June 15, 2016 / 7:41 PM / 3 years ago

Father knows best: Valuable money advice from dad

NEW YORK (Reuters) - Every Father’s Day, we honor the fathers who helped and guided us. Learning to handle money wisely is sometimes the greatest gift they give us along the way.

A man plays with his child against the backdrop of monsoon clouds on a beach in Mumbai July 23, 2010. REUTERS/Danish Siddiqui

Below some highly successful people share the best advice they received from their dads about money:

Barbara Corcoran

Realtor, star on ABC’s “Shark Tank”

“My father said, ‘If you don’t like your boss, just quit!’  I did and had 22 jobs before I started my business at age 23 and quit 21 of them. The other two I had been fired. Thank God, I started a business!”

Mehran Assadi

CEO of National Life Group, a provider of life insurance and retirement products

“Dream big but live debt-free. It’s important to have dreams and aspirations, but you should be financially responsible as you work to get there.”

Adena Friedman

President and COO of NASDAQ

“My father, David Testa, spent his career at T. Rowe Price, including as Chief Investment Officer. In his career, he worked through some of the biggest boom and bust cycles in the past several decades. I loved going to his office as a kid, and learned a lot from him about investing - fundamentals will always win. In the age of social media and 24-hour news, it’s easy to be overtaken by the herd mentality and to make investment decisions based on fear of losing out. But the best results always come from deeply understanding the business you’re investing in, staying the course, and being patient.”

Mary Ellen Iskenderian

President and CEO, Women’s World Banking

“The best advice I ever got from my father was given in the context of managing my finances, but I apply it to virtually every other aspect of my life. He urged me always to ask questions, particularly if I didn’t understand an explanation - I should never be too embarrassed to speak up with a question. A completely self-taught (and very active) manager of our household financial portfolio, he had a remarkable rate of success in achieving his financial goals, always asking questions and pushing his advisors to explain increasingly complex financial products until he understood how they worked.”

Aric Almirola

NASCAR driver

“There is a price to everything, and more goes into that price than just the actual price tag. If you think about the amount of work that you have to do to make that purchase, it makes you think a little harder.”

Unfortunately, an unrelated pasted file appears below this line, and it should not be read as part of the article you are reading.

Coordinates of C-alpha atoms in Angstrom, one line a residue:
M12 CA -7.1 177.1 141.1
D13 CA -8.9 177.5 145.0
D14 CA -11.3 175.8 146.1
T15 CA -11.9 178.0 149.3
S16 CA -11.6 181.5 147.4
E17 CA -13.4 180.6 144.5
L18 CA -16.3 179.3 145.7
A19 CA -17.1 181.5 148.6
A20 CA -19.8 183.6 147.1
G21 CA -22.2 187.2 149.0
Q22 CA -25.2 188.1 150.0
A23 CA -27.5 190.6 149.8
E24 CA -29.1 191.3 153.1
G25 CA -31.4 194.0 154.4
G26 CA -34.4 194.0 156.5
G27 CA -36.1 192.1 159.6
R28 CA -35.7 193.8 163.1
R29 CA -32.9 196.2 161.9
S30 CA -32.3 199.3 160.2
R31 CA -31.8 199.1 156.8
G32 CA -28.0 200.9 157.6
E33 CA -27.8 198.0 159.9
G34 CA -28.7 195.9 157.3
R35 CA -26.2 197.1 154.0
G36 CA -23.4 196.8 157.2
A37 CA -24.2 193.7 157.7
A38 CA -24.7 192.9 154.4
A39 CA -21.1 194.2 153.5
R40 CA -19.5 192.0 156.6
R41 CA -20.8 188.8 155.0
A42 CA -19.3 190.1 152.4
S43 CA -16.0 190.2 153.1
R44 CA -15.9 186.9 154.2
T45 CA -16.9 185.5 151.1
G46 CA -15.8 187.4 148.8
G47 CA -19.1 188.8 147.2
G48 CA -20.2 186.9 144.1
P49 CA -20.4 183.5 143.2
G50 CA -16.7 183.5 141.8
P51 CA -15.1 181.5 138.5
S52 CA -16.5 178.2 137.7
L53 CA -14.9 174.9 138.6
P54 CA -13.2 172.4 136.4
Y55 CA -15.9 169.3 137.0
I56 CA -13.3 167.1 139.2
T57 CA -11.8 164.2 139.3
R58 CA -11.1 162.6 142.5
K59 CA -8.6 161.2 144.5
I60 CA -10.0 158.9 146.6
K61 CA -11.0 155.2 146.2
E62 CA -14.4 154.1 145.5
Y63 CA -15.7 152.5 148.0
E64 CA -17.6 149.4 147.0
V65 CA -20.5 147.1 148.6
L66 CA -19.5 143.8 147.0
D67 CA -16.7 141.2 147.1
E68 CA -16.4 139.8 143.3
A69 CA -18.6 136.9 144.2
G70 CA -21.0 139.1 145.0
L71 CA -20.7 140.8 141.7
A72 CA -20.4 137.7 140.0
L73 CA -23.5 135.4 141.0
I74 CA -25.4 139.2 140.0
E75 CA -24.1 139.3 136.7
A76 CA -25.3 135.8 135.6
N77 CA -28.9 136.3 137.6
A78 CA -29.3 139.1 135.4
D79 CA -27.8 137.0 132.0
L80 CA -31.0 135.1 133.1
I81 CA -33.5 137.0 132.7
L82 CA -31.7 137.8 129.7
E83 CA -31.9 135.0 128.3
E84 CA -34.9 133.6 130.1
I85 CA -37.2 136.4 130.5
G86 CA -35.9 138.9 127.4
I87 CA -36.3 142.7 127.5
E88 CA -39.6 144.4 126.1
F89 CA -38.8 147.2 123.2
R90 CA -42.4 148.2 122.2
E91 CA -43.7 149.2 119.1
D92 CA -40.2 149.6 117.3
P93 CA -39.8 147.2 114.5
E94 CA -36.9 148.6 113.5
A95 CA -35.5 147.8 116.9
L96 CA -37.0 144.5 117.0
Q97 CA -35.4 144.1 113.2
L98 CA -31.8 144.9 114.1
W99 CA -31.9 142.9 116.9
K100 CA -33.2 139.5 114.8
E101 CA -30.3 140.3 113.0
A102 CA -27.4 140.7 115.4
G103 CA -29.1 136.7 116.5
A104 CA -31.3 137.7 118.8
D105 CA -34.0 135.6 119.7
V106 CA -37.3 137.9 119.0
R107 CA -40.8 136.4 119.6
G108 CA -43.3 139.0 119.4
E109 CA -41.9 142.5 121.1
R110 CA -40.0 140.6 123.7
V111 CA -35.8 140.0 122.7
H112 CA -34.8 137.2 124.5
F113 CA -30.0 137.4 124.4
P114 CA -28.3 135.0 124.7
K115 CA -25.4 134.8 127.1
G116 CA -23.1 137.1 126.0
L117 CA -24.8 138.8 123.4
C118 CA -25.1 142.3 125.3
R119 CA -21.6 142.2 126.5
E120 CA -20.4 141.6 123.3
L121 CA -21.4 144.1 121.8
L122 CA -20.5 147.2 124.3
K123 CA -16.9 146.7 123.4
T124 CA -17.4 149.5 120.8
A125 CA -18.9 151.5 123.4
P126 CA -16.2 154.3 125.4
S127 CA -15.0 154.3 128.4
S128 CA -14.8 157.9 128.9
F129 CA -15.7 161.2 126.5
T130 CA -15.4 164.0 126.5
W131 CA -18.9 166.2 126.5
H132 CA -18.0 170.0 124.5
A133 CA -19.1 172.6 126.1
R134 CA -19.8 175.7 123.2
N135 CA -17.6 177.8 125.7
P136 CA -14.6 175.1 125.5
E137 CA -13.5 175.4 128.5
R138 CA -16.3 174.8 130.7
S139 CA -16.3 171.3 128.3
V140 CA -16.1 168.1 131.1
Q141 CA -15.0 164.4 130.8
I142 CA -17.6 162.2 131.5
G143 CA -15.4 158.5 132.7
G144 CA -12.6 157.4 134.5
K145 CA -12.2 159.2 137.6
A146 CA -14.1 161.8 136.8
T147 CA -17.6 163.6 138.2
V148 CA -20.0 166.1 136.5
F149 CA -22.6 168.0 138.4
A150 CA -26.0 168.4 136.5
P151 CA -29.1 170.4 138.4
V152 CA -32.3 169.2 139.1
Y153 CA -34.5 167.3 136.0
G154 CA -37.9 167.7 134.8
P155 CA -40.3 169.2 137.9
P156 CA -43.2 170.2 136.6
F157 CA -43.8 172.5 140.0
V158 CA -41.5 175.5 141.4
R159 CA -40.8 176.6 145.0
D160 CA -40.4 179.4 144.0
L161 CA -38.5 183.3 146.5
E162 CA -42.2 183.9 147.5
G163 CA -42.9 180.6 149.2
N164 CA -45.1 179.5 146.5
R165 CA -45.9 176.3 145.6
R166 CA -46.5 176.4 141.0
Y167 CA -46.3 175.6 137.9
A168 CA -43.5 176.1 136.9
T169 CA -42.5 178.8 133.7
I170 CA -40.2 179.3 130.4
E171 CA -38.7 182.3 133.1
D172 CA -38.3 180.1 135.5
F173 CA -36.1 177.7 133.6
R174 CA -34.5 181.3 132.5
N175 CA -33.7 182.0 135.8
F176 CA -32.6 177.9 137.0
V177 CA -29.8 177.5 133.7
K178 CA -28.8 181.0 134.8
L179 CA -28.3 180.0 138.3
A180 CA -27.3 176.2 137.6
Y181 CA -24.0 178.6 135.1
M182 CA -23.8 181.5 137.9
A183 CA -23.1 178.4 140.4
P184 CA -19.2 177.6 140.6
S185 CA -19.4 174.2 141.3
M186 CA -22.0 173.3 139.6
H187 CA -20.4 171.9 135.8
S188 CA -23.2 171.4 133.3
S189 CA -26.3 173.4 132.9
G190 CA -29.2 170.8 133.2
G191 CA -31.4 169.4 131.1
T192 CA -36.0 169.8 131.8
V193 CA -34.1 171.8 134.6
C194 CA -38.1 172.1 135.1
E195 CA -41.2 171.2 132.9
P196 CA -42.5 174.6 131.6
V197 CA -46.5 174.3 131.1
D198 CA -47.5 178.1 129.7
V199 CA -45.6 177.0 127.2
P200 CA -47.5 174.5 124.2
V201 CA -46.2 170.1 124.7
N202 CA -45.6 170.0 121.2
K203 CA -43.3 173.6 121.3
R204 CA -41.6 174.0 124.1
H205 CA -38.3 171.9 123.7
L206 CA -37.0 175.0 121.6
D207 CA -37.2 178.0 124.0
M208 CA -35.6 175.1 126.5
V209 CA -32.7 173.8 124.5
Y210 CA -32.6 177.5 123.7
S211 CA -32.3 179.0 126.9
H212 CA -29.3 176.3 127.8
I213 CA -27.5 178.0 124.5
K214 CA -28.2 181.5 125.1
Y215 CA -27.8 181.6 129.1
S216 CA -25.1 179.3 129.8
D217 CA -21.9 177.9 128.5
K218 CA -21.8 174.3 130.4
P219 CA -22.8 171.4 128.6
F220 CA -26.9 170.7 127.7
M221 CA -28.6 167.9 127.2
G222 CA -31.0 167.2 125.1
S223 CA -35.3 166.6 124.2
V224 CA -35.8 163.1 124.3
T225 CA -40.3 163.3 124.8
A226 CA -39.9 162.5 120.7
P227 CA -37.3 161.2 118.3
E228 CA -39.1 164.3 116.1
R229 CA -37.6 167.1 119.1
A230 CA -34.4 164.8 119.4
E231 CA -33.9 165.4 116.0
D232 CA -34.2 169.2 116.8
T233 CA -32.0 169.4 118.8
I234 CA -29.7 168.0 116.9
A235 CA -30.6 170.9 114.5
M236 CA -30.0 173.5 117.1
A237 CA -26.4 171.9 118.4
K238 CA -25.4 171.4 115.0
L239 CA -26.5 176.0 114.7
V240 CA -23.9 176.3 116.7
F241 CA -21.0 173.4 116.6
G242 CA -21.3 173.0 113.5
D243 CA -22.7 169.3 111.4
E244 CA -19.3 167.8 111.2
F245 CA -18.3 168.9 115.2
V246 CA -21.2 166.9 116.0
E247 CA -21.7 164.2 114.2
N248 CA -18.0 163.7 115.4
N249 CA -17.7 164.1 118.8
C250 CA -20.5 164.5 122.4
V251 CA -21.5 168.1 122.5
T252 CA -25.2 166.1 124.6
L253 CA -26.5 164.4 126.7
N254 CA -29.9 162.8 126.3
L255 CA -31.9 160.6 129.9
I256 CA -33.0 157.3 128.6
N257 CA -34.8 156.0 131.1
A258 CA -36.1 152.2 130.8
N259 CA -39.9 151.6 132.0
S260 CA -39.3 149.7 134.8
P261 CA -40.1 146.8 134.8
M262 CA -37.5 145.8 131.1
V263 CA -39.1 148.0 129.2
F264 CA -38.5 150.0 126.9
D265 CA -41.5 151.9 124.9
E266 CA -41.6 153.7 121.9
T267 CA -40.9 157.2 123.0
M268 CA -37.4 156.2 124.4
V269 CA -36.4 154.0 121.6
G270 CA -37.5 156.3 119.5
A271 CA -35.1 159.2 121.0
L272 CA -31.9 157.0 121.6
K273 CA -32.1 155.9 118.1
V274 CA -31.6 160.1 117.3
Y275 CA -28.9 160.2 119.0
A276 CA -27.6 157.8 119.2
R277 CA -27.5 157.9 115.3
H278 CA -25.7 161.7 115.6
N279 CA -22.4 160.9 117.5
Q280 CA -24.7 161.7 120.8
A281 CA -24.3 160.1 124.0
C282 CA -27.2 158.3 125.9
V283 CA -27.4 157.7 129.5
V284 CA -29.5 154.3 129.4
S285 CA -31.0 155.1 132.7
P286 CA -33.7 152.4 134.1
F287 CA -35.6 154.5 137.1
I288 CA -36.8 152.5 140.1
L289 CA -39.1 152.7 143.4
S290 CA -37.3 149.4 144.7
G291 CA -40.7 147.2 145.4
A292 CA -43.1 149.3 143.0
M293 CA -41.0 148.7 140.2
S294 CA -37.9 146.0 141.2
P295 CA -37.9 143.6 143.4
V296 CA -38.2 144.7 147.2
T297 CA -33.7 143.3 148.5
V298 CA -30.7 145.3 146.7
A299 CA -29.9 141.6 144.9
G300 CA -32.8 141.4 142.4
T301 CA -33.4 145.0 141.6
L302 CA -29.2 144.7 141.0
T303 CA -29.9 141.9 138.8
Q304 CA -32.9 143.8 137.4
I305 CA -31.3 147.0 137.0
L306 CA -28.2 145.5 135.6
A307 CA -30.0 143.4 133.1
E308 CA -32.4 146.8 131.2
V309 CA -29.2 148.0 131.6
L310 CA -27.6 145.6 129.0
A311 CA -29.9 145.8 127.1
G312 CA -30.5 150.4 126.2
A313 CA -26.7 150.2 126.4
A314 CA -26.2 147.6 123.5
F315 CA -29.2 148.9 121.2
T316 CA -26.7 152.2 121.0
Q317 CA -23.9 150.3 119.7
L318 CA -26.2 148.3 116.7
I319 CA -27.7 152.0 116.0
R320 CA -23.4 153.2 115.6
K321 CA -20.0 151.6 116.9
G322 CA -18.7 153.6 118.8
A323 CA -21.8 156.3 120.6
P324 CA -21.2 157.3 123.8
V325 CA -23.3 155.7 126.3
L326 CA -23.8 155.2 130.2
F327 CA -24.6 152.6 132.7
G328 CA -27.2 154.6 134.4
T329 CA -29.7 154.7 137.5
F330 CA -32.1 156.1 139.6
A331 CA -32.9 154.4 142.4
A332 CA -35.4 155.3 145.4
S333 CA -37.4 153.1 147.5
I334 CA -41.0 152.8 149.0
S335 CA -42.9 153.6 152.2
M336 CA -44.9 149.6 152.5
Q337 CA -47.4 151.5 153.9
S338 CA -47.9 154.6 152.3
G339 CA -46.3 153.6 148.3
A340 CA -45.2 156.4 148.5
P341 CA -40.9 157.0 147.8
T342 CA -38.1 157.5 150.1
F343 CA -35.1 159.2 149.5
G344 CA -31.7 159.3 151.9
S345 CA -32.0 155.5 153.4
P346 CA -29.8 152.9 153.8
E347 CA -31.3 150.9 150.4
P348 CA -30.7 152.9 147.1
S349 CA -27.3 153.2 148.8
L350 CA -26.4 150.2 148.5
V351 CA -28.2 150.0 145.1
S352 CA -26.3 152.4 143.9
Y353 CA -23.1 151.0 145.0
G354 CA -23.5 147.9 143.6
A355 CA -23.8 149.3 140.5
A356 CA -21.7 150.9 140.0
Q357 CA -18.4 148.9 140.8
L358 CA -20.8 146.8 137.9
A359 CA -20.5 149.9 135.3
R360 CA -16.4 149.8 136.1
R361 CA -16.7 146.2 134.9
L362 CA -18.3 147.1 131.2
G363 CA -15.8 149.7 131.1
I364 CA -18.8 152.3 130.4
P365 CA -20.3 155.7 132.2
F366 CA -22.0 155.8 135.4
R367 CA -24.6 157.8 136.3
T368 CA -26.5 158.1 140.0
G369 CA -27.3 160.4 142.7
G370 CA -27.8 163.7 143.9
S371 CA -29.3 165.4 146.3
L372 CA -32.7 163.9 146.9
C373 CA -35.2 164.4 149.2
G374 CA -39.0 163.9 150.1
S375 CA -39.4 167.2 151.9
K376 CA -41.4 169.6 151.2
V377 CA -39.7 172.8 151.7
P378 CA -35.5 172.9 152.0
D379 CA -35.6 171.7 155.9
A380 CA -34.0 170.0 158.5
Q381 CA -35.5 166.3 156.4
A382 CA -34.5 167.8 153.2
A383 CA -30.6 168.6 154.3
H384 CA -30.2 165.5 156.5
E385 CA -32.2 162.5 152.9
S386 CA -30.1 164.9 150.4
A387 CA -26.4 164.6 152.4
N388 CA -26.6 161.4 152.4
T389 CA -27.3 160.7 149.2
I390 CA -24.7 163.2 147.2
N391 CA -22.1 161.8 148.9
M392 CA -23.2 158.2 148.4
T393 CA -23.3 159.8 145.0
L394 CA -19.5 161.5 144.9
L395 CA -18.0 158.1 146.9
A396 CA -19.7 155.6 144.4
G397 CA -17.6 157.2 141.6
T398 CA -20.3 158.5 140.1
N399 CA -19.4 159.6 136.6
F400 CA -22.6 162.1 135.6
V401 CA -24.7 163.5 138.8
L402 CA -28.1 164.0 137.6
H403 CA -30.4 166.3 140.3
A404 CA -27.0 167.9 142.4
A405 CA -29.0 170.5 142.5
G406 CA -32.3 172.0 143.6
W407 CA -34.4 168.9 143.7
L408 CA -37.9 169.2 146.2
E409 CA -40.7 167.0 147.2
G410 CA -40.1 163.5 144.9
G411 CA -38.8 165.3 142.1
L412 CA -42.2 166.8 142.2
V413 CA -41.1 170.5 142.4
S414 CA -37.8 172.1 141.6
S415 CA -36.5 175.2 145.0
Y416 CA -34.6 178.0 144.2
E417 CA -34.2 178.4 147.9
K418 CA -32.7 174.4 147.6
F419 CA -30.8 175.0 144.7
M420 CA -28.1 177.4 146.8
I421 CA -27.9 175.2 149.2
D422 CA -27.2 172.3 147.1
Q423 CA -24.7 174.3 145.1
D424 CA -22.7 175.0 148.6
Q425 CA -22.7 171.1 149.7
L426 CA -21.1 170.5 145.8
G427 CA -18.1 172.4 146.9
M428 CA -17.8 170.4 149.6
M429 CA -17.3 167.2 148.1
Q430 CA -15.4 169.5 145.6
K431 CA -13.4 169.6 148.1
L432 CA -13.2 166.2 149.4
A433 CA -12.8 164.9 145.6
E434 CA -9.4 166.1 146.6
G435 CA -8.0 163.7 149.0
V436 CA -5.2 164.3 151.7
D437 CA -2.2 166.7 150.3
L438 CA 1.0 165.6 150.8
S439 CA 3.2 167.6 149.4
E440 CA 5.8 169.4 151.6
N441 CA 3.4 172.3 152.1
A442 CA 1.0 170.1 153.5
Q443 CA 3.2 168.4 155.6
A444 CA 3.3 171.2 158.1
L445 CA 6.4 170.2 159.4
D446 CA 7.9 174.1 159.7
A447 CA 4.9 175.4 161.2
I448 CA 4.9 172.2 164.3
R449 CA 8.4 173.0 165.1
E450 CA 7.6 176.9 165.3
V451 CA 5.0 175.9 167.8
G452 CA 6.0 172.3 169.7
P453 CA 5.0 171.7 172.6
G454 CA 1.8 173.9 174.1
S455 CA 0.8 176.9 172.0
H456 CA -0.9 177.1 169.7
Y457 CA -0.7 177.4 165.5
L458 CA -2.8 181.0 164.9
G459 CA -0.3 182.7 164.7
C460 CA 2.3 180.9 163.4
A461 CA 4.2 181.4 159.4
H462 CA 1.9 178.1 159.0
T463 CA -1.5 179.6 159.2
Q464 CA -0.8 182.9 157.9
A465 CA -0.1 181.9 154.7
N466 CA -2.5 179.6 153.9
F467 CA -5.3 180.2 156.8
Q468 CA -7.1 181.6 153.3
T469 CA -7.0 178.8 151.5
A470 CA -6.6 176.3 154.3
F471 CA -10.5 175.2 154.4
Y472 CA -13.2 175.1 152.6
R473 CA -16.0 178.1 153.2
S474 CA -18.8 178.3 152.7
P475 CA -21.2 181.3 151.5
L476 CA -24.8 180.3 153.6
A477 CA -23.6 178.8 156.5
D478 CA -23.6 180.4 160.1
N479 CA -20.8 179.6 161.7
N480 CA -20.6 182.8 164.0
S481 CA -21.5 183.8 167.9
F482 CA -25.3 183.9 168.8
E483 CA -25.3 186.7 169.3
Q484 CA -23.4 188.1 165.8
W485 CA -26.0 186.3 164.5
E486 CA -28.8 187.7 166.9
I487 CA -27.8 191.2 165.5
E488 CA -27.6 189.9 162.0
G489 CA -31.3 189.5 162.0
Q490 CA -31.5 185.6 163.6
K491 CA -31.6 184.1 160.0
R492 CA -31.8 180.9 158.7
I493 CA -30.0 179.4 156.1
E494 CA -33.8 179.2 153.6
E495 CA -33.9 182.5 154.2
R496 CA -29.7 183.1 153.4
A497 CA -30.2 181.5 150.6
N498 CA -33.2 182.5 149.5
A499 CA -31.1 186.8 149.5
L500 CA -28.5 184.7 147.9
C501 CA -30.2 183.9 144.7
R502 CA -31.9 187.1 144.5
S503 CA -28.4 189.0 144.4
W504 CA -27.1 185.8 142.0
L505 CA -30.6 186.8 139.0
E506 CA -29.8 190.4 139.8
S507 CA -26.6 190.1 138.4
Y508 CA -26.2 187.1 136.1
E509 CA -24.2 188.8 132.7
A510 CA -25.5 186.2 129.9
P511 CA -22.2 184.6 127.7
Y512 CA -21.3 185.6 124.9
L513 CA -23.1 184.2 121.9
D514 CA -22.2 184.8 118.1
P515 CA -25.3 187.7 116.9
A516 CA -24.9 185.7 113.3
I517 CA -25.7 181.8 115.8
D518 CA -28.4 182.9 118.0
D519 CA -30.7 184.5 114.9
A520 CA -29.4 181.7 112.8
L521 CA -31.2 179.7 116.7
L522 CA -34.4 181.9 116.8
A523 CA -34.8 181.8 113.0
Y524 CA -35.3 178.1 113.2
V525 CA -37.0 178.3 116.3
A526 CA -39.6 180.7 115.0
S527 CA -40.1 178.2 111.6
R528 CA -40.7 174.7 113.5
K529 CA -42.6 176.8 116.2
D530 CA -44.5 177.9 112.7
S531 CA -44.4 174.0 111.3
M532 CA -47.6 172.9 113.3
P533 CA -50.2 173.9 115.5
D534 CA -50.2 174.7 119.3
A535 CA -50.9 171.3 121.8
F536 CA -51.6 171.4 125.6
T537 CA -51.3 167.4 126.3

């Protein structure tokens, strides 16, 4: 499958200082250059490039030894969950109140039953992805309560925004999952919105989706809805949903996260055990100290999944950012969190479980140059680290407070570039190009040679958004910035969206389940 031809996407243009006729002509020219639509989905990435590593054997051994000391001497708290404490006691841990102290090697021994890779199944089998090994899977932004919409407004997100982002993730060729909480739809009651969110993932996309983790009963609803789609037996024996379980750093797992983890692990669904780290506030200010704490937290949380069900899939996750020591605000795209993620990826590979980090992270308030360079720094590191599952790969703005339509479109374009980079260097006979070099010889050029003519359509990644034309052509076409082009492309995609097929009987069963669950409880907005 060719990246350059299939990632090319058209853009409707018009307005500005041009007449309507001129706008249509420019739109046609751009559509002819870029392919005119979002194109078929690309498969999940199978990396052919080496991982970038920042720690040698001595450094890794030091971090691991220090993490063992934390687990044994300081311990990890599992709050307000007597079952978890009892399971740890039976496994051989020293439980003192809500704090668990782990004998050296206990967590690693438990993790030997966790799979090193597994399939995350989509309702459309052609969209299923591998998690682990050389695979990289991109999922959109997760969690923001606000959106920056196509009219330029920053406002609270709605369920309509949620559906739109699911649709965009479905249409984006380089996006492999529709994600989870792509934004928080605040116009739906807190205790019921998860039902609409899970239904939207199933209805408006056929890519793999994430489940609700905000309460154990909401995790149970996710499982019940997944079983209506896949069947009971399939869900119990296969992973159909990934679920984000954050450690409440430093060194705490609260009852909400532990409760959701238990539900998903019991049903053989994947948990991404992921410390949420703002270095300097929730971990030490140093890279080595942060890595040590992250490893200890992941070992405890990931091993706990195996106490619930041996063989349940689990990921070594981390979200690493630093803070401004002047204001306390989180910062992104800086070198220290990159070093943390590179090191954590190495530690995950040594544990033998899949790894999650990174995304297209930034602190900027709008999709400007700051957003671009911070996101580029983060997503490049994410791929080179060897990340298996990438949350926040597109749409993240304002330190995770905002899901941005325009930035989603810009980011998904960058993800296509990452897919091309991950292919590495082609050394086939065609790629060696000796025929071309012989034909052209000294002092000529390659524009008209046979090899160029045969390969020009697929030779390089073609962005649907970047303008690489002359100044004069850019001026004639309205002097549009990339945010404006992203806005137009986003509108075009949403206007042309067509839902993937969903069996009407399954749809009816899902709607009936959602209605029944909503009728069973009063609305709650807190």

Mika Ihamuotila

CEO, Marimekko

“Get an excellent education and work hard. It worked perfectly for me. Much better than the traditional investment tips. My excellent education was thanks to a diversity of studies and subjects and an international set of universities including studies of several different languages, in my case eight.”

Bo Lu

CEO and co-founder of FutureAdvisor

“A dollar saved is a dollar earned - or more like $1.20 earned with taxes, which is why saving was more powerful to my father than earning. Habits are the strongest force you can put on your side, so focus on making good habits and the rest takes care of itself.”

Josh Altman

Realtor, author “It’s Your Move,” featured on Bravo’s “Million Dollar Listing”

“Money is for lending, not for spending. My grandfather came on a boat from Russia with no money. His first job? Pushing a push cart. He saved all the money he could, started lending it out making interest and became a very successful moneylender. He taught my father that money’s for lending and my father always said the same to me.”

Dara Richardson-Heron, MD

CEO, YWCA U.S.A.

“My Dad, father of four girls, made it clear to each of us that we should never be limited in any way by our race or gender, particularly true as it related to receiving equal pay for equal work. That’s why I’m so fortunate he was ahead of his time and also very intentional about discussing the tremendous importance of pay equity. Because of his advice and guidance, I am on a mission every day to use my skills, experience, and expertise to help all women achieve economic empowerment and equity.”

(This version of the story corrects the author’s name to Caitlin Kelly.)

See more Life Lessons here

Editing by Beth Pinsker and Alan Crosby

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